We’re no longer called Sonic Death Monkey. We’re on the verge of becoming Kathleen Turner Overdrive, but just for tonight, we are Barry Jive and his Uptown Five.

Let’s start with some light stuff before we get into the realm of the heavy:
 
#1. Have you ever gone through a McDonalds drive thru window and ordered a Mick Fleetwood or a Mick Jagger? It’s really, really fun!
 
 #2. I don’t get the popularity of Tom Waits, I never cared for his particular ’blend’ of voodoo rock, and that’s sayin’ something ’cause I have always had a very high tolerance for the weird, left of the dial stuff. I think he’s boring, repetitive, derivative, and his music (for me) is disorienting to the point of making me nauseous. Same goes for Captain Beefheart.Just had to get that off my chest. Now on to the important stuff…
 
#3. Do you think the music being released today by new bands is inferior to those released when you were in your teens, twenties and thirties? Well I do, overall (there have been a dozen or so really amazing albums, but not much more) and I thought that it was just because I’m getting old(er) and crotchety, turning into the very music fan I told myself I would never become. “Bands were better back in my day! They haven’t released a decent album since The Queen Is Dead! They sound just like Joy Division, why would I want to listen to a cover band when I can listen to the original?”, etc. But I’m actually starting to believe it now and I don’t know what’s changed. I can count on two and a half hands the amount of albums released since 2000  that have really affected me, really meant something to me, and that I’m sure will be with me the rest of my life.

But why is this happening? I’m probably listening to more music now and I believe I’m actually becoming more obsessive about music, so why do I find it so hard to get into new stuff?

This questions has been bugging me for quite a while now, but thanks to Paul Allen’s  detailed and thoughtful dissection of this very topic it is no longer a mystery. I mean, I’m still horribly depressed over it and everything, but at least I have a reason for the “why”. Here’s an excerpt:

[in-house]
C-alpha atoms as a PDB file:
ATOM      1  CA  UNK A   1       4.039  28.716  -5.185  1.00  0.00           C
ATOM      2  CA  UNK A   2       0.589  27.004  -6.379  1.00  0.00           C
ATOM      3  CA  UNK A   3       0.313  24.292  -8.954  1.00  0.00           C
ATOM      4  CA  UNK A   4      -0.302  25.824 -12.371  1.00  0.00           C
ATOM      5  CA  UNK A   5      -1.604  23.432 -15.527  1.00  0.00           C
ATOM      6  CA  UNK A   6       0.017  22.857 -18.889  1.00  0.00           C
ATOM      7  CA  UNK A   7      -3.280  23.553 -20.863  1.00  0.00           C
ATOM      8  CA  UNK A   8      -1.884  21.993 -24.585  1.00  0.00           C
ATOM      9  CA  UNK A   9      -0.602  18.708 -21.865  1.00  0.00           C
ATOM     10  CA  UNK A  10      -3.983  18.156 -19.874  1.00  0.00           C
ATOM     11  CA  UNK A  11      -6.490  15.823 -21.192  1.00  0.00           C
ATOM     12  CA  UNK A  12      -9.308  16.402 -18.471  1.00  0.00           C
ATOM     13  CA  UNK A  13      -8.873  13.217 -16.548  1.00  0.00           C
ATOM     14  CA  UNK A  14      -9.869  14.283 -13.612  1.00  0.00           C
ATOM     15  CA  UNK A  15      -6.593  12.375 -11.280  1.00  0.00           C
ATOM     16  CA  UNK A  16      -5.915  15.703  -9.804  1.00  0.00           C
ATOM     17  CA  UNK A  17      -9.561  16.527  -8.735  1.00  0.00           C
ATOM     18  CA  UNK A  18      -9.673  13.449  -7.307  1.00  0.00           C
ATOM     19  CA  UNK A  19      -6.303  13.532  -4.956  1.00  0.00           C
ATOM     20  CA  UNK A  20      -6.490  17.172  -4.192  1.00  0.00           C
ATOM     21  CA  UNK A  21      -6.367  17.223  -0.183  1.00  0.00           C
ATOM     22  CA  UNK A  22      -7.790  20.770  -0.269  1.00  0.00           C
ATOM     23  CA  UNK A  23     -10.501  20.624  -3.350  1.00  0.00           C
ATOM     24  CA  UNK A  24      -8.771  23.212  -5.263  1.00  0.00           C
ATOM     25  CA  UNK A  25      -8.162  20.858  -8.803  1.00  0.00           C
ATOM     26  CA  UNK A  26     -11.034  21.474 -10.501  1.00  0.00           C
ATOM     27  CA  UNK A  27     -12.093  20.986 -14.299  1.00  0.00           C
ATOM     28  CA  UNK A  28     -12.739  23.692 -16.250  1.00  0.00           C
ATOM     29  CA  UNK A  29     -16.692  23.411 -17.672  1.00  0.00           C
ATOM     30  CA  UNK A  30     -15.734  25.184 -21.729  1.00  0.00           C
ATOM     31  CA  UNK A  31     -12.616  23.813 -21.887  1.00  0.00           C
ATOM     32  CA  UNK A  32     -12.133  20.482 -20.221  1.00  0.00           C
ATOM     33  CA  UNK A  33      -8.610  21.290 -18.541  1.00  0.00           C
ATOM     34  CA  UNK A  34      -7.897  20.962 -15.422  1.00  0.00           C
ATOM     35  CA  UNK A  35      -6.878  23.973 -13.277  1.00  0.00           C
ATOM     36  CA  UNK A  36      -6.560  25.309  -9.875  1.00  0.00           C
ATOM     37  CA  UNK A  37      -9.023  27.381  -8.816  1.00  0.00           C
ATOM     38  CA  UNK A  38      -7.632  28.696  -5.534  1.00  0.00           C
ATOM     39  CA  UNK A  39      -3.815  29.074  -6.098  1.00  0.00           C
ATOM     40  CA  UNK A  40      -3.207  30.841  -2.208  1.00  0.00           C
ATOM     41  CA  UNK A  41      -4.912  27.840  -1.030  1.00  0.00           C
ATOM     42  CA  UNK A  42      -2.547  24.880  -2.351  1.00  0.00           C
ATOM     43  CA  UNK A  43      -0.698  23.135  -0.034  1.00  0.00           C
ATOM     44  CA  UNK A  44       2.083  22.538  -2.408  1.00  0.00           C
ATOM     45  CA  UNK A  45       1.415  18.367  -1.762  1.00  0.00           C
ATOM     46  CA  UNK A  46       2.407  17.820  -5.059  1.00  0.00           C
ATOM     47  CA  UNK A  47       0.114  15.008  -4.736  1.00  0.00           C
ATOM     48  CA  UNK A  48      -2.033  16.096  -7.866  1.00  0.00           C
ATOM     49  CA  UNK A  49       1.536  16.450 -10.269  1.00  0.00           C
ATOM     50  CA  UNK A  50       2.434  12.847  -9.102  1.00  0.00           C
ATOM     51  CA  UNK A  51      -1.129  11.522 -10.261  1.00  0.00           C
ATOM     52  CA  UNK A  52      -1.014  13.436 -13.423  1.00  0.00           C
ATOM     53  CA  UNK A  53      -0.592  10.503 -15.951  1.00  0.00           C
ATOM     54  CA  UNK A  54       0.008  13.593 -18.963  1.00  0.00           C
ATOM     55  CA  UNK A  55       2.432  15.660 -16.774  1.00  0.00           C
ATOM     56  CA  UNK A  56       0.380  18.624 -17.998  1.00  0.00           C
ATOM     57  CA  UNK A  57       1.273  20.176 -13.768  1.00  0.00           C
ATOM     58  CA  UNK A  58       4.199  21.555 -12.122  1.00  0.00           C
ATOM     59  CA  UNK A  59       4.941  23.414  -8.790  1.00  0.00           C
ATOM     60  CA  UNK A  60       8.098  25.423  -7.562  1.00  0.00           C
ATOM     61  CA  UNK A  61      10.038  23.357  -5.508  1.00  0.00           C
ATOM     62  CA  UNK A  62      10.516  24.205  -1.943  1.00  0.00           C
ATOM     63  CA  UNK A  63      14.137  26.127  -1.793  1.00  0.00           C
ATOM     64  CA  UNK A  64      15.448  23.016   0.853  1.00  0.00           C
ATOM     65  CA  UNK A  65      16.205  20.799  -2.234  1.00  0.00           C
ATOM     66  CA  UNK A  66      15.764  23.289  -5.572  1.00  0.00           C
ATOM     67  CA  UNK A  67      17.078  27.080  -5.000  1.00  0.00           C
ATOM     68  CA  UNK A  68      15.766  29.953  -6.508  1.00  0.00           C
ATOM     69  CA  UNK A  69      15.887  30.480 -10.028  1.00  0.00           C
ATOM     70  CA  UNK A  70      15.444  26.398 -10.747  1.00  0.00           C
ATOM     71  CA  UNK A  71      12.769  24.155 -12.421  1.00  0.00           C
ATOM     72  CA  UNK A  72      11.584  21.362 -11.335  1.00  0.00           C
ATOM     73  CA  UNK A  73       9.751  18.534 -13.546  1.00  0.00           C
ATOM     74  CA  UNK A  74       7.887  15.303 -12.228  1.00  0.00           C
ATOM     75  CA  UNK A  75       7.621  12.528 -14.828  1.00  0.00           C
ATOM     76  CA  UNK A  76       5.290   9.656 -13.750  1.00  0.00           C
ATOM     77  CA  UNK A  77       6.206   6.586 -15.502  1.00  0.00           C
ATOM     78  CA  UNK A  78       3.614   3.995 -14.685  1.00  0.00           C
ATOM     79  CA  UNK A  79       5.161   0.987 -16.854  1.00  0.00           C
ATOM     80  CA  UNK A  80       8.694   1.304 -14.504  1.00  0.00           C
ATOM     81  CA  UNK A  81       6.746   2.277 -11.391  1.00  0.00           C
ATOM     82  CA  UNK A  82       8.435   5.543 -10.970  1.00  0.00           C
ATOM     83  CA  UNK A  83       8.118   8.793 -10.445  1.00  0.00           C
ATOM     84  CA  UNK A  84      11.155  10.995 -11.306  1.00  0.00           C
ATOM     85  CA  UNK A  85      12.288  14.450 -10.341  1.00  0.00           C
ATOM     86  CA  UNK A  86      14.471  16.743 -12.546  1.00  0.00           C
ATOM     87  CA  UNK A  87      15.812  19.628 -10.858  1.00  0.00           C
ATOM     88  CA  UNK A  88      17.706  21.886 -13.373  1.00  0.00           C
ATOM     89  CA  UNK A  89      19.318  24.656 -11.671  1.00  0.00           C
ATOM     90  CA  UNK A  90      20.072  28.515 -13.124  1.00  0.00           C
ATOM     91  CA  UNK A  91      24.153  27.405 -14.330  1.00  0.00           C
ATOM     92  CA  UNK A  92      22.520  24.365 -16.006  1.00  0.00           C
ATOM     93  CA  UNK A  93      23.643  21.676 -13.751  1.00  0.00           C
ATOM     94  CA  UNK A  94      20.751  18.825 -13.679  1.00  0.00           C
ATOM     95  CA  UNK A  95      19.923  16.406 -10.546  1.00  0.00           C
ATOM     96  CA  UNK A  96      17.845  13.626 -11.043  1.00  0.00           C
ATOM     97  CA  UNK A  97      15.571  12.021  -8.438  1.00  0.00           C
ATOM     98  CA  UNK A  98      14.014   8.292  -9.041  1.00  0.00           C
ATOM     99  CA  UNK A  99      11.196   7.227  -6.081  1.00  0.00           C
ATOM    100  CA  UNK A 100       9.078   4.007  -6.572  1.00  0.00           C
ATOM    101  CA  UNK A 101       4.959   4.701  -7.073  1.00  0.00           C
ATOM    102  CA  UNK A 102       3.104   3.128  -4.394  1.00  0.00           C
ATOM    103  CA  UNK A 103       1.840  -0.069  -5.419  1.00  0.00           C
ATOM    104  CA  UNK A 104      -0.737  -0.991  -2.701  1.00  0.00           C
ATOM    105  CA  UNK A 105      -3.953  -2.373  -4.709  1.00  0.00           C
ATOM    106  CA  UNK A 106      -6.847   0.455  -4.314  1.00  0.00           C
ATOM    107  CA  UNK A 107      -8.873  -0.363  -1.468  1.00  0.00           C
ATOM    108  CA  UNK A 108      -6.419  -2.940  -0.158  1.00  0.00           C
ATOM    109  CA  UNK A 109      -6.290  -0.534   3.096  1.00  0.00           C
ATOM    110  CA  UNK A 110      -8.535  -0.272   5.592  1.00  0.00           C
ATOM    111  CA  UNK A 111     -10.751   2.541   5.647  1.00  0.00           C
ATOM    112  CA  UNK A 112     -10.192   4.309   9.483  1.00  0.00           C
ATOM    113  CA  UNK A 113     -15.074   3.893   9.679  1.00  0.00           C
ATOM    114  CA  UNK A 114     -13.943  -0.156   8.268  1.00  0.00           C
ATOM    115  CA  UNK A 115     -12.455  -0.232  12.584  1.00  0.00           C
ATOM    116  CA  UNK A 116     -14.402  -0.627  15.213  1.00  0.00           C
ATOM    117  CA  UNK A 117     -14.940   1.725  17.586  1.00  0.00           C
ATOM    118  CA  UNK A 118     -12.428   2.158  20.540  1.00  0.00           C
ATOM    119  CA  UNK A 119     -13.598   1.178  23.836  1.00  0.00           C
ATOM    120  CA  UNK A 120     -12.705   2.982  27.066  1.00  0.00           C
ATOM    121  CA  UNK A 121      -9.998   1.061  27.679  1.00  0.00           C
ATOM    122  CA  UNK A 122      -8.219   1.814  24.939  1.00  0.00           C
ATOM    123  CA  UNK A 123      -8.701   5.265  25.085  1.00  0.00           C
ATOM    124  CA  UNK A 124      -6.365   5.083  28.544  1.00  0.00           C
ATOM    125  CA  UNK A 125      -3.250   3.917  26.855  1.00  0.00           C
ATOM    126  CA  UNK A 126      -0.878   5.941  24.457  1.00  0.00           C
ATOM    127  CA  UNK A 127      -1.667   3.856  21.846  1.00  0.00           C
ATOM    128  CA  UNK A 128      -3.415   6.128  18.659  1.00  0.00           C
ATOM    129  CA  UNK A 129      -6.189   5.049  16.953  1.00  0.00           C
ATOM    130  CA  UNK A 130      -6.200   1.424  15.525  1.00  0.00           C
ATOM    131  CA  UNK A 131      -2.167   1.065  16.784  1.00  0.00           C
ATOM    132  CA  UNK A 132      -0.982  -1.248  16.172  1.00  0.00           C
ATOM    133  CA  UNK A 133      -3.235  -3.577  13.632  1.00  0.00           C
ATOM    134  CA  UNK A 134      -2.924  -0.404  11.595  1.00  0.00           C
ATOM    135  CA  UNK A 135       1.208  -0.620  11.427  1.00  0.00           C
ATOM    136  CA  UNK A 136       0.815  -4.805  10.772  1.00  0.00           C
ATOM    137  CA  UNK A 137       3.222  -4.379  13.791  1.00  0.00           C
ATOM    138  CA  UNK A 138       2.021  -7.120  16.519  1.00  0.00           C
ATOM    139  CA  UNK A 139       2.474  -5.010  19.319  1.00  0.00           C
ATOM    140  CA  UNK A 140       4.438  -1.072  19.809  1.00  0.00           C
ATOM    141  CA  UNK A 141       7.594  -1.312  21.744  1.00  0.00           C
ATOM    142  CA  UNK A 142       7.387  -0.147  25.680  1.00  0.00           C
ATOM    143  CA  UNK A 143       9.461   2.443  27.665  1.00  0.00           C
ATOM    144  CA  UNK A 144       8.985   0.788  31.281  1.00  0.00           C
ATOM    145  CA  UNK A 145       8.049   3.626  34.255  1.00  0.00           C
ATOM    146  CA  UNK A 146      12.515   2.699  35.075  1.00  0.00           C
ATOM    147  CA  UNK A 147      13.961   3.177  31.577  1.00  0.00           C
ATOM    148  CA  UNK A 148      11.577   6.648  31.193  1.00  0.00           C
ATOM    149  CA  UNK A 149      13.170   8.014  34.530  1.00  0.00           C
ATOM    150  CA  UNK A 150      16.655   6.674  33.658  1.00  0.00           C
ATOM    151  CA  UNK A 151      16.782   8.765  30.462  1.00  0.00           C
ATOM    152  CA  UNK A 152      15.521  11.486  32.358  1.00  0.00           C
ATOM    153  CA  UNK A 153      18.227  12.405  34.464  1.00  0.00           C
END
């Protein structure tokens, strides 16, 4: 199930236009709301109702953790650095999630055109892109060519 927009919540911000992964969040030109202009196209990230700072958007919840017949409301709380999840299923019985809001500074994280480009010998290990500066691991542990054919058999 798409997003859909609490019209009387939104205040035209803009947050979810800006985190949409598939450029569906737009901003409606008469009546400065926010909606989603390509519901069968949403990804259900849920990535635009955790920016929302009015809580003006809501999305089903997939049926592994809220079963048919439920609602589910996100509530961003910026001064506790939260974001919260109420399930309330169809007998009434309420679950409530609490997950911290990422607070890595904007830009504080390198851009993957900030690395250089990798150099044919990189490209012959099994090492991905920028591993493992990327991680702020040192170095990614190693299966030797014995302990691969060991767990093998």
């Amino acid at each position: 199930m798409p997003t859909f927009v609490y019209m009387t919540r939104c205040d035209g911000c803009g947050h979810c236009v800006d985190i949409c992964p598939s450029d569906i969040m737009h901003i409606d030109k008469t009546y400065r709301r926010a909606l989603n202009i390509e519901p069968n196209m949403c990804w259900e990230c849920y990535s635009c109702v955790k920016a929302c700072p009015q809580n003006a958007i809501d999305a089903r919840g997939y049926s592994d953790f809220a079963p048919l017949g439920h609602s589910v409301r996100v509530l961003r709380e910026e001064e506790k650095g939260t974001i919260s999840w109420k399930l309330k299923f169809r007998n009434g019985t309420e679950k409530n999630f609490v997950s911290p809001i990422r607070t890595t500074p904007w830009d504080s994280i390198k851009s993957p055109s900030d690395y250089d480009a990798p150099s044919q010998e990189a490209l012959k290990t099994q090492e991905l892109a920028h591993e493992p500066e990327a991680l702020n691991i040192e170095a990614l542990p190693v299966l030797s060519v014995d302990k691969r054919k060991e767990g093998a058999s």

“Obviously we’re still able to make emotional connections beyond our teenage years. We fall in love, we have children, etc. Likewise, certain bands and songs do still find their way to my heart, and I’m sure they’ll continue to do so. But I’m ready to accept that new songs are unlikely to give me that overwhelming rush of memory and emotion that I get from the best songs of my golden age. And lately I’ve that the new artists and songs I like best are ones that remind me of older artists I like. I’m now convinced this is how rock critics keep up their careers going. They write about how established artists just aren’t as good as they used to be or about how this new band sounds a lot like this old band.
I’ll pause to let that marinate a little bit.
There are other, smaller, possibly dismissable factors in my music quagmire. First is the Hornby Effect, which says, basically, that once I became romantically happy (I met my wife in 2006), my ability to truly identify with music (the best of which is about romantic discord) was lost. Or a more recent thought centers on how analysis of a work of art can intensify our appreciation of it, but at the same time distance us emotionally from it. It’s destruction by deconstruction. Too often since I started this blog I’ve approached an album already starting to write a review of it in my head, rather than experiencing the music viscerally in the moment.”
#4. Paul is a wonderful writer and a passionate music fan, and he seems to be considering the possibility of quitting, or at least slowing down and that is unacceptable. Don’t let him do it. The blogoshere needs people, like Paul, who have a real passion for music, and who can articulate it with real intelligence and thoughtfulness. Other than the horrible and sad fact that he considers Madonna’s Immaculate Collection the best “greatest hits” package ever created (he he he!), Paul Allen is really one of a kind, and we need him around. So go visit his sight, tell him “Uncle E sent me” and tell him to stick with it for just a little longer.
 
 
 

 

Advertisements